Arts & Culture
Little Shop of Horrors delivers emotional punch
Jillian Rose | Lehi Free Press
A small but mighty cast delivered an outstanding performance of Lehi High School’s production of Little Shop of Horrors. In fact, the size of the cast might be the secret sauce that makes this iteration so endearing to audience members. The cast’s comradery is almost palpable—felt in each scene, each song, and each interaction. “It is so different being on stage when you’re close to every single person. It brings out the show more,” said Belle Mowrey, who played Crystal.
This theme carries through to the two leads of the story. Seymour and Audrey, played by Andrew Olsen and Elie Archer (respectively), offer a performance filled with chemistry and artful comedic timing.
The cast’s research and devotion to their characters shinethrough in their performance. “[Seymore] is so different from who I am,” said Olsen. “He’s more logical, more introverted. That has been both challenging and rewarding.”
Isabelle De Oliveira, who plays Ronnette, described her experience preparing for her role. “As the urchins, we all try to get more knowledge of skid row and what life is like there.”
When reflecting on her character arc, Archer said, “Audrey has a hard time. The song Suddenly Seymore is a big discovery for her. It’s a big pivot in the story. She finally realizes she has worth.”
Filled with silliness and charisma, each musical number brings something to the show. The Urchins, with eye-catching costumes, drive the intent of every scene with their powerful pipes, guiding the story along. Talmage Howlett, who plays the twisted Orin Scrivello, gives a larger-than-life and delightfully vicious performance. “We listen to Talmage laugh his head off and go crazy. It’s just a fun experience getting to watch it,” said Michael Thurgood, who plays Burnstein.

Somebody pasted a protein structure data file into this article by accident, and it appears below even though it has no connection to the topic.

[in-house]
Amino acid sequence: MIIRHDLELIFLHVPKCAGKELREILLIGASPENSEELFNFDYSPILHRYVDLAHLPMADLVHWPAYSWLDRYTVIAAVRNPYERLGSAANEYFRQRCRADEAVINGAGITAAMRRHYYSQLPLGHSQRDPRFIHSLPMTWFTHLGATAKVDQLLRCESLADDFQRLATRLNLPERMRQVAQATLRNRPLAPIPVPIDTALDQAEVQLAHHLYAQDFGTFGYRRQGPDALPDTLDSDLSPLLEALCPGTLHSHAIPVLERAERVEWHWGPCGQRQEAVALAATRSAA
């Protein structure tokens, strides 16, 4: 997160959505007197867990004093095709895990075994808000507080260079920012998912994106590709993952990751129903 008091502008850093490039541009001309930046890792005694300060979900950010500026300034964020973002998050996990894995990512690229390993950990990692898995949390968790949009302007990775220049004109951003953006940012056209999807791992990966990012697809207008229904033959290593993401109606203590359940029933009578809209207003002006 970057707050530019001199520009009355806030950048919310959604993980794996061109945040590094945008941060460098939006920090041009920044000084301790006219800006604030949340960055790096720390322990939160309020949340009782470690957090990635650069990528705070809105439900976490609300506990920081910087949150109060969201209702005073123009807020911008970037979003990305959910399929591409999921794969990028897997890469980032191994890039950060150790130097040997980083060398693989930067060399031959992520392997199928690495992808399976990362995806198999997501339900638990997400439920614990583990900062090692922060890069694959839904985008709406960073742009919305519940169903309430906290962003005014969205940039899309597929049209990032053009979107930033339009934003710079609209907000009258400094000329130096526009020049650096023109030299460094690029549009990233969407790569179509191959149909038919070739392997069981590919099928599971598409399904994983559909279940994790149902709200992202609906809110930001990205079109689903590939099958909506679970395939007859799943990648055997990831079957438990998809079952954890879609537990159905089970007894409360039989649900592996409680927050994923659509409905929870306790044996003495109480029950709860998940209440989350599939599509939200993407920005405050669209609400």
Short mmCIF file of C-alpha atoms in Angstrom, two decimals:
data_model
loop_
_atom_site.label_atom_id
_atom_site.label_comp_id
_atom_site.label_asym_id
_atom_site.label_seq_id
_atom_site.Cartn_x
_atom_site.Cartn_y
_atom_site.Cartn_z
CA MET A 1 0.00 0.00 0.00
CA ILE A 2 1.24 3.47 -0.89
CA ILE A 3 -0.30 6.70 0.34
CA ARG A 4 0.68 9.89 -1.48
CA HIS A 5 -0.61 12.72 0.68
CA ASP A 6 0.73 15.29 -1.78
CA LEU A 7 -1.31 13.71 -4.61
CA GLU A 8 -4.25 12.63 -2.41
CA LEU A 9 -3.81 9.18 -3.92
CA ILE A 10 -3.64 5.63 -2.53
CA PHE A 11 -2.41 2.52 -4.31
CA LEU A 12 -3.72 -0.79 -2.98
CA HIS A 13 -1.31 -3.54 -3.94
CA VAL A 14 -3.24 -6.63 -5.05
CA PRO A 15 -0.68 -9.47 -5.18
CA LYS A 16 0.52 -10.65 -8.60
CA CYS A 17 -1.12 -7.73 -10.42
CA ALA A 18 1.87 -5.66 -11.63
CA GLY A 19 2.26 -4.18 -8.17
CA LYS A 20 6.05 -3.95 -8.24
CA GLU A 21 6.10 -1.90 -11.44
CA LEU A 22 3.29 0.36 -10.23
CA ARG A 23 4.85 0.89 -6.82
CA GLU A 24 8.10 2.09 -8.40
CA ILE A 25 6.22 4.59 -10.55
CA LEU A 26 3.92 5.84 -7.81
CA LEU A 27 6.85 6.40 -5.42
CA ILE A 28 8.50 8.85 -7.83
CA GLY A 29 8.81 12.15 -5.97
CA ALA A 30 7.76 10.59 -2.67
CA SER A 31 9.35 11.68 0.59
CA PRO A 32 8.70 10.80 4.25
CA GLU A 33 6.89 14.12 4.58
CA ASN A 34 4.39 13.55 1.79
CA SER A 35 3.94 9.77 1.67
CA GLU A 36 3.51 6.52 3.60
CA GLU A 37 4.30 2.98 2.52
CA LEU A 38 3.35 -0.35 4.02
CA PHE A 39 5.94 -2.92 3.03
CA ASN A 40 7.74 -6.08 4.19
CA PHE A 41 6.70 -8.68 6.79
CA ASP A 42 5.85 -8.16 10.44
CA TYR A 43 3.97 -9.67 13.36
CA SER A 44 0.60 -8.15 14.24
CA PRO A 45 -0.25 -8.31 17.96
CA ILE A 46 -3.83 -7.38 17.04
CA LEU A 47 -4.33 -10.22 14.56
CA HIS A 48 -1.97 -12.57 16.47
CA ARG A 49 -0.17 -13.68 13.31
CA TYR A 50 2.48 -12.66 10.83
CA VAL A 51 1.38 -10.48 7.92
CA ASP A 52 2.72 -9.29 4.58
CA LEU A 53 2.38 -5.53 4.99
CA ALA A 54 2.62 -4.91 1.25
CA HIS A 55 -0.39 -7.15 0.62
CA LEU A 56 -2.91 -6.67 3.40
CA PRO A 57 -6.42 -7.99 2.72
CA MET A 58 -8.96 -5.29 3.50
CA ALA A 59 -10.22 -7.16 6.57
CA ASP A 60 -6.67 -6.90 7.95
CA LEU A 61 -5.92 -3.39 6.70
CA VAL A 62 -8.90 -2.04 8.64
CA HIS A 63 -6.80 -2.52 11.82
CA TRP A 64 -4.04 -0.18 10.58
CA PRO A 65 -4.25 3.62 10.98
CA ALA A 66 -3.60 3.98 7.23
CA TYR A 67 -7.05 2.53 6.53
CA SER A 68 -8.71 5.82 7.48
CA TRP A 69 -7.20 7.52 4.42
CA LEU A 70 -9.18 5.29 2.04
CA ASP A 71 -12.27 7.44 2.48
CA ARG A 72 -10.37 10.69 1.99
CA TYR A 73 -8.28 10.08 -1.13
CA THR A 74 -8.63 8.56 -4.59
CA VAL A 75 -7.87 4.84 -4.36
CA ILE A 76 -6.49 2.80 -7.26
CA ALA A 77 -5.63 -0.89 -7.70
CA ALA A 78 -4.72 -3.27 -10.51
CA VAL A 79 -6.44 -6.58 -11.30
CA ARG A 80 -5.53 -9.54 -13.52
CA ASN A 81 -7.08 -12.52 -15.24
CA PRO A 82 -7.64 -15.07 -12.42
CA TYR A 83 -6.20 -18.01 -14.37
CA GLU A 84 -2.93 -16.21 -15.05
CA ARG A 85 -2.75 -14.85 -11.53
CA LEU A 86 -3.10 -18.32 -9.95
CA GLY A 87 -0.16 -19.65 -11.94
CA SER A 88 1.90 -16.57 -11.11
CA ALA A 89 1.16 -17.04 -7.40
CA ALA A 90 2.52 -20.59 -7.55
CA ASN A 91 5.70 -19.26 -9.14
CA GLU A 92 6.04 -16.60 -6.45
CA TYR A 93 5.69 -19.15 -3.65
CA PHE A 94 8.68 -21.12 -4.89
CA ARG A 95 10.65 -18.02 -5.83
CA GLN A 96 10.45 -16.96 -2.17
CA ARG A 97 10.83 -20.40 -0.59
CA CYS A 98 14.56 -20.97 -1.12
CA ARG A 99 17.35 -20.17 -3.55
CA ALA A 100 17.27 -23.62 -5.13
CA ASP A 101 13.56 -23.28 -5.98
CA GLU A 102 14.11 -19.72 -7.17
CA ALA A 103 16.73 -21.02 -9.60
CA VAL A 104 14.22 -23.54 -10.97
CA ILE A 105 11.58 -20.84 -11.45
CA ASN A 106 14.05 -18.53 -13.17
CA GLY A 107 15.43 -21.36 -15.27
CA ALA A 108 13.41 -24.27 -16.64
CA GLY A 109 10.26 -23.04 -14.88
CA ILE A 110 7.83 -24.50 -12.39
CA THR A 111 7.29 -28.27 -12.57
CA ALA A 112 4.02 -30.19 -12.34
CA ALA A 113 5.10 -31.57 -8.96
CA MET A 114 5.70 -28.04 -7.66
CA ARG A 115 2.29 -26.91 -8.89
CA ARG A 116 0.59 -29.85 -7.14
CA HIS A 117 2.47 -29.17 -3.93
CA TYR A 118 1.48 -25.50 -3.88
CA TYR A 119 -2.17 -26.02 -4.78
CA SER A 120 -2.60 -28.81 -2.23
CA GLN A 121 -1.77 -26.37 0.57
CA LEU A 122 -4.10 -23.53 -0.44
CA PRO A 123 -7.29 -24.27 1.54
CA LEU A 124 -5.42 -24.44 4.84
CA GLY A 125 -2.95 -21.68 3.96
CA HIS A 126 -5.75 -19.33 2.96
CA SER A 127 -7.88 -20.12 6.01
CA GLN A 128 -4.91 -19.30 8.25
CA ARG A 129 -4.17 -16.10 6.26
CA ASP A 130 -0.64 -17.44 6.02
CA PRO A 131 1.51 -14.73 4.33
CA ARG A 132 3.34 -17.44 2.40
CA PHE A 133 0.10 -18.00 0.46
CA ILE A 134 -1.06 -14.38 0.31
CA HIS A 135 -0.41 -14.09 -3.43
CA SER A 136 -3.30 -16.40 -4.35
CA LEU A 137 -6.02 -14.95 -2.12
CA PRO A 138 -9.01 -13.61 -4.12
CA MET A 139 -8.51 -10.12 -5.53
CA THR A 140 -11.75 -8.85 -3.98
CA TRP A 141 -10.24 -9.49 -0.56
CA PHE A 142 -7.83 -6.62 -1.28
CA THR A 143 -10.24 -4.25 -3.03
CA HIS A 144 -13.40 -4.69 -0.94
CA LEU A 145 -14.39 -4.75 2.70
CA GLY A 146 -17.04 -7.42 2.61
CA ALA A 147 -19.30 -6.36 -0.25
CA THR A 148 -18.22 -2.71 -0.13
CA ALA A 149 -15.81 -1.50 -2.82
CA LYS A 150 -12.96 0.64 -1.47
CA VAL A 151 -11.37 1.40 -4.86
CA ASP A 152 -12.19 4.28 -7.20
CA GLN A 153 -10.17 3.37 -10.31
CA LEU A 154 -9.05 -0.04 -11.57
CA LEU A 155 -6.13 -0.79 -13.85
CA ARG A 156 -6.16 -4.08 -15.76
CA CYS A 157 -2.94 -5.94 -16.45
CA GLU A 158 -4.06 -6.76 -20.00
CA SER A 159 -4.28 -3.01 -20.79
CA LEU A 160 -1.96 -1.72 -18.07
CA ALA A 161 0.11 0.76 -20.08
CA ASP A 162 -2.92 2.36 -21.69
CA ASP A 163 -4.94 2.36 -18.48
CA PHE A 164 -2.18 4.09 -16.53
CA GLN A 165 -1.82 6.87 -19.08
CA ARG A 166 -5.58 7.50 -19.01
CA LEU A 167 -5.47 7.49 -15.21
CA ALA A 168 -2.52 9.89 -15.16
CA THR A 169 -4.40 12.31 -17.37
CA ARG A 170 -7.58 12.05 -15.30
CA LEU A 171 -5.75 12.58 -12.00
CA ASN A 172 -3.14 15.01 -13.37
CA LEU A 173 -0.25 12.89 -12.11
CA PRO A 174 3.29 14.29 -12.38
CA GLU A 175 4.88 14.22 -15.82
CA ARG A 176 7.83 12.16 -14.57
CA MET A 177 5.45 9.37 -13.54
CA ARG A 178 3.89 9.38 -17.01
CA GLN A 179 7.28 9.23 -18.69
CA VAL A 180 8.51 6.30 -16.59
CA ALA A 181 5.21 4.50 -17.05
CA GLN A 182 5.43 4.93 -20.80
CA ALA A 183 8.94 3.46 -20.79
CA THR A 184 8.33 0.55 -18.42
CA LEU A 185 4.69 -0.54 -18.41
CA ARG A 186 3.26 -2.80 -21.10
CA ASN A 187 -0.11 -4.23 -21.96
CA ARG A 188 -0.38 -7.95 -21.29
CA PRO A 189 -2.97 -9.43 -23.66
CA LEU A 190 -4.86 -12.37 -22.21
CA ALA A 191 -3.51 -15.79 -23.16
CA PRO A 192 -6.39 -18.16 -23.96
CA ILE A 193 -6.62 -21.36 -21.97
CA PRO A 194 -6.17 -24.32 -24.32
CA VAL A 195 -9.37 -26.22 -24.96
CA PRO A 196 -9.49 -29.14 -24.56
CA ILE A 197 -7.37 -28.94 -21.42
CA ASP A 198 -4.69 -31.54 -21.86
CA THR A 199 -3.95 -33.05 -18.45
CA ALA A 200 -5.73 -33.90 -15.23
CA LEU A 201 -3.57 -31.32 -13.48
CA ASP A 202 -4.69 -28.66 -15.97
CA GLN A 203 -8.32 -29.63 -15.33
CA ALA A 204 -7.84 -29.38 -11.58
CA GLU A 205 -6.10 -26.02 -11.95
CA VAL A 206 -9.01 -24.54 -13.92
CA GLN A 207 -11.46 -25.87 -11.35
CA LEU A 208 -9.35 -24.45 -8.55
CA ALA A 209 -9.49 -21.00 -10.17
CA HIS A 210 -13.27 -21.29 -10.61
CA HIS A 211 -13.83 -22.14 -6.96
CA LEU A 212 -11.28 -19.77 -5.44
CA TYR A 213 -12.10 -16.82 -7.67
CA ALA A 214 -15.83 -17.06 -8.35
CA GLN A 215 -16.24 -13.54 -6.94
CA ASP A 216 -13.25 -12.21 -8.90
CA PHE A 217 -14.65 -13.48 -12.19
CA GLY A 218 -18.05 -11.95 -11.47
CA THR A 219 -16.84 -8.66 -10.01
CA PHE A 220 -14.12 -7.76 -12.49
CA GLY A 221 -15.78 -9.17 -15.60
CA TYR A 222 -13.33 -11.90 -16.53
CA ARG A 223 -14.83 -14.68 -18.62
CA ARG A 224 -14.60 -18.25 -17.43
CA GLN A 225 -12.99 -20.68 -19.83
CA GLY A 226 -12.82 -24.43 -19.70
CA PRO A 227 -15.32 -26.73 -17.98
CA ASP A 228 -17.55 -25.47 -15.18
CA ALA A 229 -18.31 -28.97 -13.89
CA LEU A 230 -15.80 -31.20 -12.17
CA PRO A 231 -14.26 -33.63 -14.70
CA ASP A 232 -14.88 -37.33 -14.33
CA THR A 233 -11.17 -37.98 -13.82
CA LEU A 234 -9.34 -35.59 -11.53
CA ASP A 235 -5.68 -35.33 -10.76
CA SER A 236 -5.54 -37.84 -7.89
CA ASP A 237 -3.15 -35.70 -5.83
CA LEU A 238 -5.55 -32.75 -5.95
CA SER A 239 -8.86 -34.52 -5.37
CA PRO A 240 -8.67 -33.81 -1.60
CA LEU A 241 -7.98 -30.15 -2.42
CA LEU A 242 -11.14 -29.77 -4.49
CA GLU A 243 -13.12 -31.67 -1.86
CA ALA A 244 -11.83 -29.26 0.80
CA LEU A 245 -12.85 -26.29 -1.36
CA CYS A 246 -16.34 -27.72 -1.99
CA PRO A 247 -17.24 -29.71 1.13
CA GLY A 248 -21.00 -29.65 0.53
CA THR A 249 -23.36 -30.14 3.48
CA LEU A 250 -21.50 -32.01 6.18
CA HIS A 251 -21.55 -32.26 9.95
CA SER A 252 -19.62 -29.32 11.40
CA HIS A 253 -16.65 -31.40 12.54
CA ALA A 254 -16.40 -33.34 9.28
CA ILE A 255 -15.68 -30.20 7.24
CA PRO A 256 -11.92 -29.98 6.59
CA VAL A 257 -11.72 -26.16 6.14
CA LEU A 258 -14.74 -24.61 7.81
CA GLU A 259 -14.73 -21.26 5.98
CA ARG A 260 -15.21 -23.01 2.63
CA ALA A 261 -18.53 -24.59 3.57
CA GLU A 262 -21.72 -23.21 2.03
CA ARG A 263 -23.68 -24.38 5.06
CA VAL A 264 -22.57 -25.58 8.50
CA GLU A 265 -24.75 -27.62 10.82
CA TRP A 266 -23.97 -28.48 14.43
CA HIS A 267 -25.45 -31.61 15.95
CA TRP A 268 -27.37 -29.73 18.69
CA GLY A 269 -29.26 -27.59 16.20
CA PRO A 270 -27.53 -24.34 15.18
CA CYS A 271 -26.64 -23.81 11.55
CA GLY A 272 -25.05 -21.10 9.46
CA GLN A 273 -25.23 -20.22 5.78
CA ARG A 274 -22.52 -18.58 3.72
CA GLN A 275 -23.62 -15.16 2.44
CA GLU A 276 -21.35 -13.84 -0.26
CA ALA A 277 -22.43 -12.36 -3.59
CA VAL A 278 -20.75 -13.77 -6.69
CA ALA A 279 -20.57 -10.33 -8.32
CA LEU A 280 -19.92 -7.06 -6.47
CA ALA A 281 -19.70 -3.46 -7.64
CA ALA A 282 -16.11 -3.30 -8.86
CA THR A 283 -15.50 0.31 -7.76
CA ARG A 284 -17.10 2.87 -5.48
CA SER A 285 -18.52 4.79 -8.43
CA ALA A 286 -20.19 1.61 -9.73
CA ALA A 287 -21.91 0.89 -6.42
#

Equally as impressive as the musical numbers is the set design by the talented Randy Blackburn. A firework display of pots and plants Illuminates the sky, as inspired murals and draping plants frame the stage. Cinema footage rolls on a loop with scenes of snapdragons and other curious plant life. Whether it’s a meticulously vibrant plant scene or a dingy dentist’s office, the set takes the audience into the moment.
If there’s one message to glean from the show, it’s that actions have consequences. While a little dark and morbid, this show has such an amazing moral about not getting lost in your quest for fame and fortune. Understanding what’s really important to you and how your actions affect others,” said Director Mindy Nelsen.
Ella Henderson, who plays Chiffon, added, “The show is really fun and silly. It uses that “funness” to talk about really important subjects.”
The jokes land, the set inspires, the music satisfies, and the message is clear: Pursuing the wrong things in life can misdirect your focus. Be true to yourself and kind to the people around you. If all else fails, don’t feed the plants.
The last showing is on Tuesday, February 7.